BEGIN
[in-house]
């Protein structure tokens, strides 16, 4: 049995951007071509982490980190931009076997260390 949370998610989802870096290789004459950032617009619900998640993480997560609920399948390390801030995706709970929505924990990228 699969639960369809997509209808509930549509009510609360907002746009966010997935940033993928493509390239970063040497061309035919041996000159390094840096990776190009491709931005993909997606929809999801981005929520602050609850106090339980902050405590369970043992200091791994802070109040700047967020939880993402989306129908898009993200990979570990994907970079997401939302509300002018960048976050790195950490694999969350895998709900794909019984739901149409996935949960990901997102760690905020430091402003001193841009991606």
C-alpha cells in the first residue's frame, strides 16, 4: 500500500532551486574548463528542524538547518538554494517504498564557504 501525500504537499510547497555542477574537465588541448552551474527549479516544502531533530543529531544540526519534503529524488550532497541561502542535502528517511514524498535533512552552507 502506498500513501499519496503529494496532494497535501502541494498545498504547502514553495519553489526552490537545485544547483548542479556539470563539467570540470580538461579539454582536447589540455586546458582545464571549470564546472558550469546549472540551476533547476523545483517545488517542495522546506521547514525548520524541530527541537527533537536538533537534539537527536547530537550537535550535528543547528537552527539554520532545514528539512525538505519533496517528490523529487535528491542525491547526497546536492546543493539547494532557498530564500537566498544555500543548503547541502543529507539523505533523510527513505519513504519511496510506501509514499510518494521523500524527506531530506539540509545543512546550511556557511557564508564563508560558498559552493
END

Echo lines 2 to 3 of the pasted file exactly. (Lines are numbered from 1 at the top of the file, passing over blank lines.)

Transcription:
């Protein structure tokens, strides 16, 4: 049995951007071509982490980190931009076997260390 949370998610989802870096290789004459950032617009619900998640993480997560609920399948390390801030995706709970929505924990990228 699969639960369809997509209808509930549509009510609360907002746009966010997935940033993928493509390239970063040497061309035919041996000159390094840096990776190009491709931005993909997606929809999801981005929520602050609850106090339980902050405590369970043992200091791994802070109040700047967020939880993402989306129908898009993200990979570990994907970079997401939302509300002018960048976050790195950490694999969350895998709900794909019984739901149409996935949960990901997102760690905020430091402003001193841009991606």
C-alpha cells in the first residue's frame, strides 16, 4: 500500500532551486574548463528542524538547518538554494517504498564557504 501525500504537499510547497555542477574537465588541448552551474527549479516544502531533530543529531544540526519534503529524488550532497541561502542535502528517511514524498535533512552552507 502506498500513501499519496503529494496532494497535501502541494498545498504547502514553495519553489526552490537545485544547483548542479556539470563539467570540470580538461579539454582536447589540455586546458582545464571549470564546472558550469546549472540551476533547476523545483517545488517542495522546506521547514525548520524541530527541537527533537536538533537534539537527536547530537550537535550535528543547528537552527539554520532545514528539512525538505519533496517528490523529487535528491542525491547526497546536492546543493539547494532557498530564500537566498544555500543548503547541502543529507539523505533523510527513505519513504519511496510506501509514499510518494521523500524527506531530506539540509545543512546550511556557511557564508564563508560558498559552493